Mobile Technology

Is the new iPhone face recognition system a gimmick or the future of smartphones?

Is the new iPhone face recogni...
Apple's big addition to the new iPhone is a high-tech facial recognition system that can unlock the phone with a simple glance
Apple's big addition to the new iPhone is a high-tech facial recognition system that can unlock the phone with a simple glance
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The device scans your face using 30,000 infrared dots
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The device scans your face using 30,000 infrared dots
The front camera on the phone holds a variety of sophisticated sensors
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The front camera on the phone holds a variety of sophisticated sensors
Would a face unlock feature really save you any more time?
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Would a face unlock feature really save you any more time?
Privacy advocates have already expressed concern at how secure the system is
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Privacy advocates have already expressed concern at how secure the system is
Apple's big addition to the new iPhone is a high-tech facial recognition system that can unlock the phone with a simple glance
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Apple's big addition to the new iPhone is a high-tech facial recognition system that can unlock the phone with a simple glance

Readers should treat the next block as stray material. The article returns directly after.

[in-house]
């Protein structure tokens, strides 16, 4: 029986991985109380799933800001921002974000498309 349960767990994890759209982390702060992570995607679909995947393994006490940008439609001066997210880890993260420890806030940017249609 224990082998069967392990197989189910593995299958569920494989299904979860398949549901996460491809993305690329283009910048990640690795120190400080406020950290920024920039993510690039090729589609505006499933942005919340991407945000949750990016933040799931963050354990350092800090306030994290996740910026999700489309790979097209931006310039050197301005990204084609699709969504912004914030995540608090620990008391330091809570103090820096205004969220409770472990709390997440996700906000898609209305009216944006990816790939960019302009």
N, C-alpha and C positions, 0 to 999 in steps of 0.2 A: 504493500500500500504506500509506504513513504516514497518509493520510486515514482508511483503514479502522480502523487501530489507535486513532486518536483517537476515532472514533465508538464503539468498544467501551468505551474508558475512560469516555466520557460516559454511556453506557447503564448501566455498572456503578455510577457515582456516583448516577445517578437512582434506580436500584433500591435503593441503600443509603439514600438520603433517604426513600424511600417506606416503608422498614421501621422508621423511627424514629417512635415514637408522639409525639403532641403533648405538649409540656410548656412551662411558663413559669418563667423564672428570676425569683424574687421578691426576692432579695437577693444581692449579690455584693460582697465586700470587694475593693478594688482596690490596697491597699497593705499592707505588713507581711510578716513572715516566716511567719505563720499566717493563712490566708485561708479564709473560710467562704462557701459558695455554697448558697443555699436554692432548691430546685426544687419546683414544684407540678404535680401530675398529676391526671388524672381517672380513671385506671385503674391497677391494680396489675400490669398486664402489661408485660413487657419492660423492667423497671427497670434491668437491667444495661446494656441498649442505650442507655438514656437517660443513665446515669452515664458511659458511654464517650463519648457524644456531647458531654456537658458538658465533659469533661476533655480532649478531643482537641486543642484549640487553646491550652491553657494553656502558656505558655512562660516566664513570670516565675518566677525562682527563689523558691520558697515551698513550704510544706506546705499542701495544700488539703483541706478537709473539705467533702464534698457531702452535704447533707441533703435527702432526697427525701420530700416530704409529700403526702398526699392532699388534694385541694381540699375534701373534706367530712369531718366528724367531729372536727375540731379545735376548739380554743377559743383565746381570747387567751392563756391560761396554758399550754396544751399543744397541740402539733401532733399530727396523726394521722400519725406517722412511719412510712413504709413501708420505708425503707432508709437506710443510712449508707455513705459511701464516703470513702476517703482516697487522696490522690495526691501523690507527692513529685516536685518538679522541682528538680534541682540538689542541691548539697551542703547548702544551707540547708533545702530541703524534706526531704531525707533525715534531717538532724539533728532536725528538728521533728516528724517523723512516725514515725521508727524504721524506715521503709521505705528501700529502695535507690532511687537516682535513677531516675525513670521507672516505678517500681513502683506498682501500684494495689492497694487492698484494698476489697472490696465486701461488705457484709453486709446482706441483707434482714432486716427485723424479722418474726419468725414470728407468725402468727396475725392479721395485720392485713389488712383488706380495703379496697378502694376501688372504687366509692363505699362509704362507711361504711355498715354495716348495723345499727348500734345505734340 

Another year, another iPhone update purporting to "revolutionize" the smartphone game. The big new thing in this round of updates (unless you're excited by bezel-removals) is the replacement of fingerprint access with a new facial recognition system. It's undoubtedly a high-tech addition, but is it anything more than a gimmick?

Apple is known for its big technological gambits. After helping defining the path of modern technology for the first decade of the new millennium with its iPod, iPhone and iPad, the company has been desperately trying to maintain its role of technology leader and not fall into the category of follower. And so, at the big launch of the new iPhone, we were triumphantly introduced to Face ID, a key function in the new iPhone X, replacing the Touch ID fingerprint technology.

"Face ID is the future of how we unlock our smartphones and protect our sensitive information," declared senior vice president of worldwide marketing Phil Schiller during theproduct launch. Of course, moments later during the onstage demo the Face ID system embarrassingly failed before a backup phone was swiftly snapped up to show it actually does work.

Would a face unlock feature really save you any more time?
Would a face unlock feature really save you any more time?